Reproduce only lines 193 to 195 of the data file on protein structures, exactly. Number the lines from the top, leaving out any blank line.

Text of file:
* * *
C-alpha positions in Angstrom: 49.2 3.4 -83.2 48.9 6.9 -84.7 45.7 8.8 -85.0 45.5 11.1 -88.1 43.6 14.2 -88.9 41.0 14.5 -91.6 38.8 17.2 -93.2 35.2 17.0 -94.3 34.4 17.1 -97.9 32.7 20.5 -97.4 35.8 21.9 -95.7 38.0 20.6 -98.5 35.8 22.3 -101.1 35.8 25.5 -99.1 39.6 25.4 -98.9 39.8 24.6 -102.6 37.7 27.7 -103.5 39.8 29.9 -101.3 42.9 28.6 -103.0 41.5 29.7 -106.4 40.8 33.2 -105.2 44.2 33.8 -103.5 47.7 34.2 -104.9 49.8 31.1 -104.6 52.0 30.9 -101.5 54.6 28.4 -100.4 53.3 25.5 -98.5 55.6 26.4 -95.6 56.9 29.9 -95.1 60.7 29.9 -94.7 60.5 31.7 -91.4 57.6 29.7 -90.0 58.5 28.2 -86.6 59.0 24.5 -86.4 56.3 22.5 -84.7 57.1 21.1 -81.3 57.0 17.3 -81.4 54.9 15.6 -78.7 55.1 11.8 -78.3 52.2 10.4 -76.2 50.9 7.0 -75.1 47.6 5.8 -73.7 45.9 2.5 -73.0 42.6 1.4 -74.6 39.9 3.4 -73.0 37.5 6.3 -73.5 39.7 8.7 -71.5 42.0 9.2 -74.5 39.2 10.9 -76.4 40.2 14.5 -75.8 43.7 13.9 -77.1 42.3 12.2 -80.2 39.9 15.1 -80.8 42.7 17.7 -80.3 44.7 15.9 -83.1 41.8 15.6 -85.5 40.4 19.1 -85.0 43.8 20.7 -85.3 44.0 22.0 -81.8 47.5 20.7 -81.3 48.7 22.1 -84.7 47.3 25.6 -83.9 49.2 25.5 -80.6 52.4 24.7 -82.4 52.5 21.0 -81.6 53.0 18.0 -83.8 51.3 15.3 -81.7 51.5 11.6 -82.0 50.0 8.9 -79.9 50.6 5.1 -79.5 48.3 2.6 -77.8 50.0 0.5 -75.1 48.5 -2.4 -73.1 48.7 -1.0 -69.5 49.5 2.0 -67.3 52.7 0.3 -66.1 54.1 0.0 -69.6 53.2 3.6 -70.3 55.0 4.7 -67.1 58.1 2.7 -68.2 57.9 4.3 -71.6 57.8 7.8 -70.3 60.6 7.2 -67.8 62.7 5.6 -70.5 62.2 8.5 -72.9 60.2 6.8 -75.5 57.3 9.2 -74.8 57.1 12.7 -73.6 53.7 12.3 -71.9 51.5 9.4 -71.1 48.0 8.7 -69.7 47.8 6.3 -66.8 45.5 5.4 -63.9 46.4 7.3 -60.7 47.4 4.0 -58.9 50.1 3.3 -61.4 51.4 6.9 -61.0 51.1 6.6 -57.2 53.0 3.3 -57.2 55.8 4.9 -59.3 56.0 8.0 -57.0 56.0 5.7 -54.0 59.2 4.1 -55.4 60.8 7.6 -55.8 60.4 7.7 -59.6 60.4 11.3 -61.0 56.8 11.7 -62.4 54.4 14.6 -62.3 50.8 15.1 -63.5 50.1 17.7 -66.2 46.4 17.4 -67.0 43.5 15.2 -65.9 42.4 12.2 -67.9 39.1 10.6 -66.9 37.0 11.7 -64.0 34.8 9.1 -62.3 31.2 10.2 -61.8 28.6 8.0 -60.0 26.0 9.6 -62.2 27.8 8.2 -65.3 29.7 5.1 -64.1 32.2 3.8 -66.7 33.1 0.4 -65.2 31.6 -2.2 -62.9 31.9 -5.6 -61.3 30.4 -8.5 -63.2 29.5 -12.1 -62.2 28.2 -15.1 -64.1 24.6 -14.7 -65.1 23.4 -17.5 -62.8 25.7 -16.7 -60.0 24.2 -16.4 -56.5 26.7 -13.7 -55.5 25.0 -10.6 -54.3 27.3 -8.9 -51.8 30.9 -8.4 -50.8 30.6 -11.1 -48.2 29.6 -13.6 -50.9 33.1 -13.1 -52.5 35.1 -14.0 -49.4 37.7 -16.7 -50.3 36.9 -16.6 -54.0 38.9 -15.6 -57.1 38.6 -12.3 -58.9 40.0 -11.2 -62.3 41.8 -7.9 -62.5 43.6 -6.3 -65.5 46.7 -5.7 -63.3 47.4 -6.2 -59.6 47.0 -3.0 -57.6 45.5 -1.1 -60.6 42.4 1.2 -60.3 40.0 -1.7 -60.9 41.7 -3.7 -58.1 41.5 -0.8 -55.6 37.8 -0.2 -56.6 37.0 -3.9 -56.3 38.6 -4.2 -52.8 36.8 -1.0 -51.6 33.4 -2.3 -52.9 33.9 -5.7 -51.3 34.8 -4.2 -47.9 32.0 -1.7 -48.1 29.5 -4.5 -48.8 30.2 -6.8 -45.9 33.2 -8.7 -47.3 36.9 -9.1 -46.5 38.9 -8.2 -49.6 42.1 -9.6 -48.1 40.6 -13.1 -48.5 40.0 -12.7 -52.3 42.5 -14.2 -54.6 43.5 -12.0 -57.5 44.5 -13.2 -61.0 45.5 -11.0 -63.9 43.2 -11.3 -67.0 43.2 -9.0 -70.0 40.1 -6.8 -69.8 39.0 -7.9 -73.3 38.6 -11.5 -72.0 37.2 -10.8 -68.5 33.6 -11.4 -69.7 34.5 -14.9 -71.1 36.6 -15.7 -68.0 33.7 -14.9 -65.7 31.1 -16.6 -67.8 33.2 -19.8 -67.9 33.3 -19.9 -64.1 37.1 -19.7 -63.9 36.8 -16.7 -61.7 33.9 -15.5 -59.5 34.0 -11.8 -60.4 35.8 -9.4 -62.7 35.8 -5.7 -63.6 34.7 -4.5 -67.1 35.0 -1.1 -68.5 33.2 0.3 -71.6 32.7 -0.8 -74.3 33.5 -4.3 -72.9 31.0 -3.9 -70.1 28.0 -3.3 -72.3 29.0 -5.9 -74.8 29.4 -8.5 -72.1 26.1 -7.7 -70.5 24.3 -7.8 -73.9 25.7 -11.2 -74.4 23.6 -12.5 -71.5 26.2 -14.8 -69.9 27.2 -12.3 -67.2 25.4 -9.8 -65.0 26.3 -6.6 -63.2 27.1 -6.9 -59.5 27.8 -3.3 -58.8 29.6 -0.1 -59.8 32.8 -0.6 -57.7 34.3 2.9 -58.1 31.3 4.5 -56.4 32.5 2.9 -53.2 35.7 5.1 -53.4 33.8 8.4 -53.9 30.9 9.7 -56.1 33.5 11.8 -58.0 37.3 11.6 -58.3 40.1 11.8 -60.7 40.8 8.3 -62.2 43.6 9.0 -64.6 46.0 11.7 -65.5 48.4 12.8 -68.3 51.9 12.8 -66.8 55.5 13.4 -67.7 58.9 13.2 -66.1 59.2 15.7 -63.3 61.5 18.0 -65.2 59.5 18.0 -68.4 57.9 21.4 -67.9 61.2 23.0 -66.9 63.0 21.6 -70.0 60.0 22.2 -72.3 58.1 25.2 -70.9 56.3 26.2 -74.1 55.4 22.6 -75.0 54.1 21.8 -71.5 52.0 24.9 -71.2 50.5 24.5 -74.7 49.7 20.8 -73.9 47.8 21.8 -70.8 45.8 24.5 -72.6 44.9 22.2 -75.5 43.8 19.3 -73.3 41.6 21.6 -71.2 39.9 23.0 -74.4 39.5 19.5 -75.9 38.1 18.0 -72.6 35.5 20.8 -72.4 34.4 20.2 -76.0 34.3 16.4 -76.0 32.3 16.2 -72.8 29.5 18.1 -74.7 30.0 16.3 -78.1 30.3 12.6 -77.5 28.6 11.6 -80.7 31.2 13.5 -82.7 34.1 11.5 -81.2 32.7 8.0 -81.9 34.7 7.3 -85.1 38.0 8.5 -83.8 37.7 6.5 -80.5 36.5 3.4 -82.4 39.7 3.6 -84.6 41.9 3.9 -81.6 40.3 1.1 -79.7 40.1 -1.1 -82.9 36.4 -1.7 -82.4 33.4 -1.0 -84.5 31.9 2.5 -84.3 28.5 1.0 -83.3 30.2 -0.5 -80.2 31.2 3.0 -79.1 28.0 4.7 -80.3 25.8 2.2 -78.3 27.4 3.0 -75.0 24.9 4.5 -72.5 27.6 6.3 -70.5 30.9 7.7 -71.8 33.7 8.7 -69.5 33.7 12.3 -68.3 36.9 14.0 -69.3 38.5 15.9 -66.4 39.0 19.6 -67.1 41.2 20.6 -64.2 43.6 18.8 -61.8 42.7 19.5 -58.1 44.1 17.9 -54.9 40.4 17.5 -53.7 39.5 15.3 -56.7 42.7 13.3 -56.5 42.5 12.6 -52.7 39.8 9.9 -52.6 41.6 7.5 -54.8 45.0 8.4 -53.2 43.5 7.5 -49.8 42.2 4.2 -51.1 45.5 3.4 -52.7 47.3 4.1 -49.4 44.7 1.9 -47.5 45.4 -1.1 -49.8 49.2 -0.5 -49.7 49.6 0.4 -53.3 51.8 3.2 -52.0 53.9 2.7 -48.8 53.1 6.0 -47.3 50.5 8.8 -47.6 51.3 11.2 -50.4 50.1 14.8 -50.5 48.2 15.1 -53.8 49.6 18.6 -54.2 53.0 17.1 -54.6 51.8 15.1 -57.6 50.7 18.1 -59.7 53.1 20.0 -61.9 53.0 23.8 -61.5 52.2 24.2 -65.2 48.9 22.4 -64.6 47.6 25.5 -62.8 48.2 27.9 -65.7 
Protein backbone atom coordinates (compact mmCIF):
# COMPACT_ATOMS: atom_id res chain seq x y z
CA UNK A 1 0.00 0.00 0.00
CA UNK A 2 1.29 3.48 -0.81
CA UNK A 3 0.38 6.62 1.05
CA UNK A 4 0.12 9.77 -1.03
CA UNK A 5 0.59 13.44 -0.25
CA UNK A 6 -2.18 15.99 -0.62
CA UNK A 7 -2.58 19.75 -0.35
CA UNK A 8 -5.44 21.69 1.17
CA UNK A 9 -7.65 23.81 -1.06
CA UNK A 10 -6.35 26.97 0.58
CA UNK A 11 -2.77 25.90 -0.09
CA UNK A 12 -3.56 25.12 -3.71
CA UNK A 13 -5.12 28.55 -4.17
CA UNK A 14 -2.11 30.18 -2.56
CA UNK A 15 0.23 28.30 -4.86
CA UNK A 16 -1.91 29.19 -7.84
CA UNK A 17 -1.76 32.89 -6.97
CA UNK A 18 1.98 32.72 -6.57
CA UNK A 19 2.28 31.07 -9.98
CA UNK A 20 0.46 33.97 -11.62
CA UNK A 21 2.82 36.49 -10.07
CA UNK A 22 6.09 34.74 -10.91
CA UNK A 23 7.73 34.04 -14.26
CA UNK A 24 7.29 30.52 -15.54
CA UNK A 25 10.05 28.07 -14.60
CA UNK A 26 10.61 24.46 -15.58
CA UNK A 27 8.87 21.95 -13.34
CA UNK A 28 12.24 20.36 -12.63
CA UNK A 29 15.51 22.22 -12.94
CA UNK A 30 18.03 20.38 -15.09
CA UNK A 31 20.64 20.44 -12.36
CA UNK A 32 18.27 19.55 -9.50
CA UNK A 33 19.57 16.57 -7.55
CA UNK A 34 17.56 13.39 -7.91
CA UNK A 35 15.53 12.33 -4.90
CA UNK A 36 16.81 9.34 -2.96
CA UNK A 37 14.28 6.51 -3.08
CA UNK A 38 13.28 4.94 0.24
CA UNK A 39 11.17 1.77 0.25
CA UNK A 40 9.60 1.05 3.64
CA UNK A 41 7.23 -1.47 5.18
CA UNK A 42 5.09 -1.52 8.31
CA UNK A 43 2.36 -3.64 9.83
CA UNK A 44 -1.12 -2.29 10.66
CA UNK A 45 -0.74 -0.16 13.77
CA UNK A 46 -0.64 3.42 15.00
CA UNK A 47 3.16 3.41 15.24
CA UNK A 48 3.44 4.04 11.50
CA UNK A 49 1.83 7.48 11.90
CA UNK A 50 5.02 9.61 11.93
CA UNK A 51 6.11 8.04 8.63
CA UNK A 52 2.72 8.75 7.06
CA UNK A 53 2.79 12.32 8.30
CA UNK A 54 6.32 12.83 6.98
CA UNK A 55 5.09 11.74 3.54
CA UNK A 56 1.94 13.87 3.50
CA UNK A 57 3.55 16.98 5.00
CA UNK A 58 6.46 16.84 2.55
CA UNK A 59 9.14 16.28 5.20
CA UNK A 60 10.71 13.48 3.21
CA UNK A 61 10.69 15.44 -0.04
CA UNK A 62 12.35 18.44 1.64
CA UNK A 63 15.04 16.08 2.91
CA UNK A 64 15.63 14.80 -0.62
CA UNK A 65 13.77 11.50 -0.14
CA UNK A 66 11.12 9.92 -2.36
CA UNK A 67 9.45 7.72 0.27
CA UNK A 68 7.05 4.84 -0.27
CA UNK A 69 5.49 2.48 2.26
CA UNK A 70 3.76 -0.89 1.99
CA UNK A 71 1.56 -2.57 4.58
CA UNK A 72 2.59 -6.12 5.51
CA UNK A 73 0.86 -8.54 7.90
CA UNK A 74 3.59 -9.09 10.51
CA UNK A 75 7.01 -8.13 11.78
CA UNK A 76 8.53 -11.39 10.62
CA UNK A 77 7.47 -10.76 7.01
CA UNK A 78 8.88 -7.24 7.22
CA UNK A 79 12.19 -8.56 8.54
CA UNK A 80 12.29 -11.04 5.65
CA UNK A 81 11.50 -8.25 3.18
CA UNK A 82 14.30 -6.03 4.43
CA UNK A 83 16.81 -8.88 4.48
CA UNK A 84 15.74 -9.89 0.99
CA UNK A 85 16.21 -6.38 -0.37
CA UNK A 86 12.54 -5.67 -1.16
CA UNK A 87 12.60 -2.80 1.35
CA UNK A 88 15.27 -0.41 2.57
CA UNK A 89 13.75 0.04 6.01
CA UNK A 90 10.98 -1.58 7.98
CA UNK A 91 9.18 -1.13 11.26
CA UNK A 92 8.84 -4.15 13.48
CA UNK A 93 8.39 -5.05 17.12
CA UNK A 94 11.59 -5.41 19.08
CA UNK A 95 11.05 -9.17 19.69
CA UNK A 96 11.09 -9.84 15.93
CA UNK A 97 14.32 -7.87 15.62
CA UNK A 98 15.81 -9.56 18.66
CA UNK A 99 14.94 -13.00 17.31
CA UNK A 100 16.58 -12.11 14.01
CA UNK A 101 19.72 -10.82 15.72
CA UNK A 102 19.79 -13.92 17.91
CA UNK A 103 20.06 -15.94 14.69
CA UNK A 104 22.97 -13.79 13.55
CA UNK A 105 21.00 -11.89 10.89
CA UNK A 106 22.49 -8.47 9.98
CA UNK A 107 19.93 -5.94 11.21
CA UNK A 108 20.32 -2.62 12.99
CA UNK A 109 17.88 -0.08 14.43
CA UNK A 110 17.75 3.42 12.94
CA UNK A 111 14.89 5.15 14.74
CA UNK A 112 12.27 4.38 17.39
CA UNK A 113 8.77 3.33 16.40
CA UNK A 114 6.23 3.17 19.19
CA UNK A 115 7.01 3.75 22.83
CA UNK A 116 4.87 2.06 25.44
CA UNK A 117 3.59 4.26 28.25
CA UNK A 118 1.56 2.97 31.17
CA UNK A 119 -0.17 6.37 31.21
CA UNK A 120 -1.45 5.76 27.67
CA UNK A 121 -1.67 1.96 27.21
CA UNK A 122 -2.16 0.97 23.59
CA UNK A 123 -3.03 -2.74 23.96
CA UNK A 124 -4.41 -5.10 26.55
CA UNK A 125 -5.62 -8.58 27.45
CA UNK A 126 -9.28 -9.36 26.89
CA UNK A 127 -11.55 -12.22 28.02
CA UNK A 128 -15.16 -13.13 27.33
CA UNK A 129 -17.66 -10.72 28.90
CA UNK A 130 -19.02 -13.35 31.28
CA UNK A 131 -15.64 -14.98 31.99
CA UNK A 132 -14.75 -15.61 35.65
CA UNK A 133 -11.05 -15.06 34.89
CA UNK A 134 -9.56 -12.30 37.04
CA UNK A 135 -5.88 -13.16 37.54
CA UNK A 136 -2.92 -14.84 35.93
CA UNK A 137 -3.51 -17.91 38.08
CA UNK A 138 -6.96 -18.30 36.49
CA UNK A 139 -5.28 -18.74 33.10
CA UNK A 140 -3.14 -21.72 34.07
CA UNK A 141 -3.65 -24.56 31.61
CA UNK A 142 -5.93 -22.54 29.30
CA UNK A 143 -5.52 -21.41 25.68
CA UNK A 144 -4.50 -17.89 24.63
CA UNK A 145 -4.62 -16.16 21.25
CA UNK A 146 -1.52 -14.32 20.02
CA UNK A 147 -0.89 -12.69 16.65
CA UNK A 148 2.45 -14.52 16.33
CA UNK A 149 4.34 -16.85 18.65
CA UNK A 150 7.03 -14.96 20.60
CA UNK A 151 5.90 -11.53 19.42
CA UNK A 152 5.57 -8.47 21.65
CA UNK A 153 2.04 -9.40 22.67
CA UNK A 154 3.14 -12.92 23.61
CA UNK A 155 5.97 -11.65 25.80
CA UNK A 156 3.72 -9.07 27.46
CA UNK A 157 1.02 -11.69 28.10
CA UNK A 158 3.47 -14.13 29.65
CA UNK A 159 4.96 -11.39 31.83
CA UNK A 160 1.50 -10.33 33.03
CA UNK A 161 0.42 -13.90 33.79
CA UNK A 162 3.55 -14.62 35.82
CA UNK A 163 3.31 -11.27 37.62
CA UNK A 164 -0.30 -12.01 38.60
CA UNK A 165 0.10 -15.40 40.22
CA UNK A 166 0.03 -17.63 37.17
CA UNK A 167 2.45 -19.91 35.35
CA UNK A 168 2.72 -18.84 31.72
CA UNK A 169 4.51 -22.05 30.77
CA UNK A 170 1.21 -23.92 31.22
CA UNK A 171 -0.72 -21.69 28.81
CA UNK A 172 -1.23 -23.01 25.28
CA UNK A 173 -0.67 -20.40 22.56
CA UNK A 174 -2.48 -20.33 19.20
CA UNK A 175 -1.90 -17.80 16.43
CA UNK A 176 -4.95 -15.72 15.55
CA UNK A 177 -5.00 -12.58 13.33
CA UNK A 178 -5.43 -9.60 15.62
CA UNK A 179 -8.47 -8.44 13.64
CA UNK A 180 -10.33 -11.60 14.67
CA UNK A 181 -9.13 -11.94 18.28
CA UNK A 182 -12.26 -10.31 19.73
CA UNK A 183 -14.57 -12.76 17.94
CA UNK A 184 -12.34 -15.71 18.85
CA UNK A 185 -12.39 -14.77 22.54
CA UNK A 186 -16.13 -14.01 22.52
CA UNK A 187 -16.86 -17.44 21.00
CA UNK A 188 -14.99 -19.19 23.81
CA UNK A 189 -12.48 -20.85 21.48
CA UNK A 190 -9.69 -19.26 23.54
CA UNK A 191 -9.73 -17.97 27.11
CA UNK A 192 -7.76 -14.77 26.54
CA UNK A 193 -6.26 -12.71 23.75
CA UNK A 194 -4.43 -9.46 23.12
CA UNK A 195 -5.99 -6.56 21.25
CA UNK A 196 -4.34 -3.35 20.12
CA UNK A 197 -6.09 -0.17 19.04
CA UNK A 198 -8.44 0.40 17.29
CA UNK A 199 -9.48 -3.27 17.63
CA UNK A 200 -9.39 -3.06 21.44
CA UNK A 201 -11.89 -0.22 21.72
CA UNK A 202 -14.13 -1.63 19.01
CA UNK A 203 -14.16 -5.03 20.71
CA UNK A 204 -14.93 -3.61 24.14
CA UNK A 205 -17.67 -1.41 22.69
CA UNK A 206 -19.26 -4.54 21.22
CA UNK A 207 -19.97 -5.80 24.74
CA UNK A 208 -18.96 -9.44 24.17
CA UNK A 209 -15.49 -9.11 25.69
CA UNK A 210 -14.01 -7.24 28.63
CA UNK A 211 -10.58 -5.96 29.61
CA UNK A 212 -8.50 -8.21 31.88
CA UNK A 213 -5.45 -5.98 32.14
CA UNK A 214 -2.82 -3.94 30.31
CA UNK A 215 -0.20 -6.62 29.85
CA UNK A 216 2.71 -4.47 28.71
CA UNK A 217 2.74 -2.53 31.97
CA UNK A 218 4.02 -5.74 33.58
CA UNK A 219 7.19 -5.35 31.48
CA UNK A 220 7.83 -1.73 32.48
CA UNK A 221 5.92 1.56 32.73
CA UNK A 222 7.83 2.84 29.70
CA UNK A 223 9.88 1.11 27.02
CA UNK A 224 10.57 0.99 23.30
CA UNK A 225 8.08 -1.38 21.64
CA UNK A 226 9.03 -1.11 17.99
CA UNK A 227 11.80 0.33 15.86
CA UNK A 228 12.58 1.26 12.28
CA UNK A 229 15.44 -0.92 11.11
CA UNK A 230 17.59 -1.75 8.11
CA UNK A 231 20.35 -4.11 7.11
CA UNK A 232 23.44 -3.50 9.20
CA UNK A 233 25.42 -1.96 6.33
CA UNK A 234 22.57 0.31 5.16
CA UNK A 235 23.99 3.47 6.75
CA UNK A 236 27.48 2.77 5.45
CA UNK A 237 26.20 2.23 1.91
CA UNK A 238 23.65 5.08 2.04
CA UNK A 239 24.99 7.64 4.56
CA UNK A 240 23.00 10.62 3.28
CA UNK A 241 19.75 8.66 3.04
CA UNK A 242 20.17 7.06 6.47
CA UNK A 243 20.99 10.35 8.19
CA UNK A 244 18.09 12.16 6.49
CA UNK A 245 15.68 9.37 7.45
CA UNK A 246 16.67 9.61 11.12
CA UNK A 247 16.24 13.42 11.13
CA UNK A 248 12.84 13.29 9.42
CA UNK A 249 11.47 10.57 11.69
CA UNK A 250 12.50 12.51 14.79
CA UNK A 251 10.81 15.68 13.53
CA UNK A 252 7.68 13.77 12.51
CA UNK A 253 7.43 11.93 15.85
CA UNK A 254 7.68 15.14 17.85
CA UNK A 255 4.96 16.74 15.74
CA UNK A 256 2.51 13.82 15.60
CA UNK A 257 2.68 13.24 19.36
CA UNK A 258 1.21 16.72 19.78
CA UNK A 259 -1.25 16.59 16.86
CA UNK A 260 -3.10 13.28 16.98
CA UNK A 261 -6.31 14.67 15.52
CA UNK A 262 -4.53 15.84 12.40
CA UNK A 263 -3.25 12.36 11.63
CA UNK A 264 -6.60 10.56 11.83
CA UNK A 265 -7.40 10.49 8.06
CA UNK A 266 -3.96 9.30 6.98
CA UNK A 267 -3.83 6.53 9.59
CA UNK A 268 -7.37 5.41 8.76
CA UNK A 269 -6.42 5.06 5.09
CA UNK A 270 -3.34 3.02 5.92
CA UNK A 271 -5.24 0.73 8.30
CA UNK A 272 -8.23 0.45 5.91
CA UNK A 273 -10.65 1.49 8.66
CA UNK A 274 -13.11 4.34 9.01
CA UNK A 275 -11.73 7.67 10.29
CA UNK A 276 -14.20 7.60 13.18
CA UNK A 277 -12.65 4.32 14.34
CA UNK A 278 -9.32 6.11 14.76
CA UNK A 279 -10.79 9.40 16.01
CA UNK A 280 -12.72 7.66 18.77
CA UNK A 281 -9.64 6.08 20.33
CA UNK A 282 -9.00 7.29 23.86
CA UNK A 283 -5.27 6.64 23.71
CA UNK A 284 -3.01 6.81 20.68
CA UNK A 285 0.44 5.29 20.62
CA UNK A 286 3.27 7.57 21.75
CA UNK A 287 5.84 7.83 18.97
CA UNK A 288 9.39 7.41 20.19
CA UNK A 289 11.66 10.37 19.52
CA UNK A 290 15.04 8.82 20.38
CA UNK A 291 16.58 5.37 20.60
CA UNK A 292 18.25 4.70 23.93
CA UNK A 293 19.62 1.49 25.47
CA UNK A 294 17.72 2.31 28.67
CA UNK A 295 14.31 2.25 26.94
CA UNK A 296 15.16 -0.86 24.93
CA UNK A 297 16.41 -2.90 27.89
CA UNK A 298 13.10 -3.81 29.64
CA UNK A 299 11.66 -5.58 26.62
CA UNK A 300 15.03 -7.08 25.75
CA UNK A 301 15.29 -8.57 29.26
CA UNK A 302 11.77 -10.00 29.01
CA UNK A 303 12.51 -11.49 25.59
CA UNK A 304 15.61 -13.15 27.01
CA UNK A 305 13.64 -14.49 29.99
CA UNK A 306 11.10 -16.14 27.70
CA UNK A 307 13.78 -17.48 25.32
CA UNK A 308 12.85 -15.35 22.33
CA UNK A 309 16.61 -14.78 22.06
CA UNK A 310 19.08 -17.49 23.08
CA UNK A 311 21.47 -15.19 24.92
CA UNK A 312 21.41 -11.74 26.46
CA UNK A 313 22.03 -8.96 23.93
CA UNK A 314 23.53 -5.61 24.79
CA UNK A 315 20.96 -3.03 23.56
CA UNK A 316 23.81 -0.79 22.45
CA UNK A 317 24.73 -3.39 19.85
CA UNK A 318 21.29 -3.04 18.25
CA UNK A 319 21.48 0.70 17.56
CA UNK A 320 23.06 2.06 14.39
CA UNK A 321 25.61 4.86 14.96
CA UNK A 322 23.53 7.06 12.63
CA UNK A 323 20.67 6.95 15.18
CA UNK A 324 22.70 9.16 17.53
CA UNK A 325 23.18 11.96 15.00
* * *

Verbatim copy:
CA UNK A 190 -9.69 -19.26 23.54
CA UNK A 191 -9.73 -17.97 27.11
CA UNK A 192 -7.76 -14.77 26.54